- 11th October, 2016. EnTomelloso.com. "El IES Eladio Cabañero de Tomelloso acoge el proyecto científico “Melanogaster: Catch the Fly!”"
- 6th October, 2016. LaComarcaDePuertollano.com. "Tomelloso y Baza capturan la mosca"
- 6th October, 2016. ManchaInformacion.com. "Tomelloso y Baza capturan la mosca"
- 6th October, 2016. ABC. "IES de Tomelloso colabora en proyecto científico sobre la mosca de la fruta"
- 5th October, 2016. EnTomelloso.com. "Tomelloso, localidad pionera de la Primera Red Europea de Ciencia Ciudadana"
- 5th October, 2016. Radio Surco. "Tomelloso, pionero en un proyecto científico"
On the publication of the article "Gene Expression Profiling in the Hibernating Primate, Cheirogaleus Medius", with the participation of José Luis Villanueva-Cañas (Josefa Gonzalez's group):
- 11th September, 2016. El Periódico. "¿Hibernación humana? El secreto está en los genes de este lémur"
- 5th September, 2016. Catalunya Vanguardista. "La hibernación de mamíferos a estudio"
On the publication of the article "A Transposable Element Insertion Confers Xenobiotic Resistance in Drosophila", with the participation of Josefa González:
- 4th September, 2014. La Razón (Ed. digital). "Una mutación natural hace resistente a la mosca de la fruta".
- 3rd September, 2014. Agencia SYNC. "Una mutación natural da a la mosca de la fruta resistencia a compuestos tóxicos".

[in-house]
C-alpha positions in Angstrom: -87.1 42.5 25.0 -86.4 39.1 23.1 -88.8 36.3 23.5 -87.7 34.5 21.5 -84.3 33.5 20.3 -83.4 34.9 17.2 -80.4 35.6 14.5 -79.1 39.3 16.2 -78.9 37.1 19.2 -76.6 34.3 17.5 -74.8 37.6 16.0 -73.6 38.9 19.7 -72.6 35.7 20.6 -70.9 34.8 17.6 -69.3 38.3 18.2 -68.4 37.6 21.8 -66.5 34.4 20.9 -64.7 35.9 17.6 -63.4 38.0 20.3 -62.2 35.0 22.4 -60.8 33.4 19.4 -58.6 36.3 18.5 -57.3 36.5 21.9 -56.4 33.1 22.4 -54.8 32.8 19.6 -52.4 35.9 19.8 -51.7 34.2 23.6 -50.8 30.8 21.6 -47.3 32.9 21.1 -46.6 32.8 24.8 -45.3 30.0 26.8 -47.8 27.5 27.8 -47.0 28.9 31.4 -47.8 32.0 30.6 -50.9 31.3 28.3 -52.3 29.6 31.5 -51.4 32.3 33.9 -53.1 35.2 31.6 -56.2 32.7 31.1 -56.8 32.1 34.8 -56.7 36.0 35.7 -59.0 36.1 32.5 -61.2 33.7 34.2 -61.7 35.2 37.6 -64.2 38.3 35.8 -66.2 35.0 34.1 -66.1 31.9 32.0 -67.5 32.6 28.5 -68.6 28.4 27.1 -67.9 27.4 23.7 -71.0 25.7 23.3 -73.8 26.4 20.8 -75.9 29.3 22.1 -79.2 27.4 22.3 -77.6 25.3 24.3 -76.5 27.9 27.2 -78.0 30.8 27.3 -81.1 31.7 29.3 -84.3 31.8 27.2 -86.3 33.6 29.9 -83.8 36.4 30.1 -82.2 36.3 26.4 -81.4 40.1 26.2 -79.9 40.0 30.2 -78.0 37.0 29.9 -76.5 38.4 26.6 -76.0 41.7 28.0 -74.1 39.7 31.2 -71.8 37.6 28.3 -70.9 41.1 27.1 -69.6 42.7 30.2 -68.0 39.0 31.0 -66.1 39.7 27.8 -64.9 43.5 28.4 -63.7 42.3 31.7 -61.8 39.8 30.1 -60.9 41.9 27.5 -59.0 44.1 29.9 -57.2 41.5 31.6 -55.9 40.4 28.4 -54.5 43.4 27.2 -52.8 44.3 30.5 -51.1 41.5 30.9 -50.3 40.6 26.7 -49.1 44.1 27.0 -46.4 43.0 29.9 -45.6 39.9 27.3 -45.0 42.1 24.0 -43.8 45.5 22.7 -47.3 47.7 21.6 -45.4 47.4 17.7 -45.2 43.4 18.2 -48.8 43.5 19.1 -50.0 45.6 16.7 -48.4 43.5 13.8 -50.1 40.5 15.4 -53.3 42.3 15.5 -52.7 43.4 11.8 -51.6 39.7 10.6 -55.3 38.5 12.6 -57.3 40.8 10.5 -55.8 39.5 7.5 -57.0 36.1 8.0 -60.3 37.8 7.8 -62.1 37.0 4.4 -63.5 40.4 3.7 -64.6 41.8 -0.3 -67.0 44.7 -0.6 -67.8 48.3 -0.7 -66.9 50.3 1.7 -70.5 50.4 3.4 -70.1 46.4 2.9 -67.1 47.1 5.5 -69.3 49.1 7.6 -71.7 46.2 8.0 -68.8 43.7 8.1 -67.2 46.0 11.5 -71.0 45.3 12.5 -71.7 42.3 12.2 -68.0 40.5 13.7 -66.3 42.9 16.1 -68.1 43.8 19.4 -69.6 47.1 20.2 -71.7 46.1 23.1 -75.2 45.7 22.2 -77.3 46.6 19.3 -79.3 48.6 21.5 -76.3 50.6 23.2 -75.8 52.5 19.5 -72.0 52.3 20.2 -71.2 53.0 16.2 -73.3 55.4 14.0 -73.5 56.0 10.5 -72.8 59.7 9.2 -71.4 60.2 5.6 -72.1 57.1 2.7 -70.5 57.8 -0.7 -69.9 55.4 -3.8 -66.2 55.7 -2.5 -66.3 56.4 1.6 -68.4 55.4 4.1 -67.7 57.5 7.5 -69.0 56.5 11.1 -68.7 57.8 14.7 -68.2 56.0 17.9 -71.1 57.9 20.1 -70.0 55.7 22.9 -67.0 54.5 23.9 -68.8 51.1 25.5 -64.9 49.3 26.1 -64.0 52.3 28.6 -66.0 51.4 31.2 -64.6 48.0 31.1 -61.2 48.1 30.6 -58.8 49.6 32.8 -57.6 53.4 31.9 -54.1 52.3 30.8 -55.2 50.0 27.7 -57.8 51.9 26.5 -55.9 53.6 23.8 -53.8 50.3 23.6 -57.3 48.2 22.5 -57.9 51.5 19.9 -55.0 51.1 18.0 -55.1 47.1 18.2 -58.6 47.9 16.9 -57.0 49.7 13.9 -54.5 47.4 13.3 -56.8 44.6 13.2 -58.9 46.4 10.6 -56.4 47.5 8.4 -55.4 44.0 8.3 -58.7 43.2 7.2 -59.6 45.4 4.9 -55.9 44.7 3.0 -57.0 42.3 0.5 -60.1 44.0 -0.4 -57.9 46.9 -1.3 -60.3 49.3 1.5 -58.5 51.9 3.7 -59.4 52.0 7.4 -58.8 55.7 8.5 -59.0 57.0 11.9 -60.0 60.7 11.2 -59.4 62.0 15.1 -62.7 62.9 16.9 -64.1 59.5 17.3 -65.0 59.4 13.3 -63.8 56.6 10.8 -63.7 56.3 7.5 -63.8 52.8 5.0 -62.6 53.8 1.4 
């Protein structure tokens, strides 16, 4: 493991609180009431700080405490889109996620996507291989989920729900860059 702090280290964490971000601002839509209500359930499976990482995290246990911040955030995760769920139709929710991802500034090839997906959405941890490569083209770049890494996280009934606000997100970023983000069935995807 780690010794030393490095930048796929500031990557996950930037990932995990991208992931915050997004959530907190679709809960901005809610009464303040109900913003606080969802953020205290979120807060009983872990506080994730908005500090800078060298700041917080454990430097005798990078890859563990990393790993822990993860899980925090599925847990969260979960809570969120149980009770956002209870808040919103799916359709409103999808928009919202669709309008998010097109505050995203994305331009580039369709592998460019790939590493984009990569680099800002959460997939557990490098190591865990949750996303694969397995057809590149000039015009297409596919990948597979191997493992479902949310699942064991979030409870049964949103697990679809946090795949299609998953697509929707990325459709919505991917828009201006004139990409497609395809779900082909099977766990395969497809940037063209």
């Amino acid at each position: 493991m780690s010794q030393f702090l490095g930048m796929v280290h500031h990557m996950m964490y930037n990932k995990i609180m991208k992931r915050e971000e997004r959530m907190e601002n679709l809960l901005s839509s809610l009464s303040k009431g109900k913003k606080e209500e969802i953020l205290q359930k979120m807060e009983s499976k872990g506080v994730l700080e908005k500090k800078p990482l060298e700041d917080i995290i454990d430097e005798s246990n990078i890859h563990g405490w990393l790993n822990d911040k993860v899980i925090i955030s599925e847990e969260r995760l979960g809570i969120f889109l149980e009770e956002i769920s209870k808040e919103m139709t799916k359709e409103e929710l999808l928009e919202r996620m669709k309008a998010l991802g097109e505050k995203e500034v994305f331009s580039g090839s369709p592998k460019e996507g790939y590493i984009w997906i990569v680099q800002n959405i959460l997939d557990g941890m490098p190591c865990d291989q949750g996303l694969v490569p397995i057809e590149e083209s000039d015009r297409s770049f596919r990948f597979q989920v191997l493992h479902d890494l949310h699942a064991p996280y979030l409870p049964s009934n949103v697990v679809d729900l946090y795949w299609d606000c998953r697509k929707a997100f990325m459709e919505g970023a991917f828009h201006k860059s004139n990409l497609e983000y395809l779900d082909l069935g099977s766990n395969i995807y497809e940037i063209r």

- 2nd September, 2014. Diario Médico. "Una mutación en la mosca de la fruta le dota de resistencia a tóxicos".
- 2nd September, 2014. El Confidencial (Ed. digital). "Descrubren una mutación natural que confiere resistencia a los compuestos tóxicos".
On the publication of the article "Adaptation through chromosomal inversions in Anopheles", with the participation of Josefa González:
- 5th June, 2014. Diari de Girona. "Revelen com el mosquit de la malària s'adapta al medi ambient per ser resistent"
- 4th June, 2014. La Vanguardia. "Describen 49 cambios genéticos en mosquitos anofeles que explican resistencia"
- 4th June, 2014. El Confidencial. "Describen 49 cambios genéticos en mosquitos anofeles que explican resistencia"
- 4th June, 2014. Agencia EFE. "Revelan cómo el mosquito de la malaria se adapta para ser resistente"
- 4th June, 2014. La información.com. "Describen 49 cambios genéticos en mosquitos anofeles que explican resistencia"
- 4th June, 2014. La Razón. "El mosquito de la malaria modifica sus cromosomas para hacerse más resistente"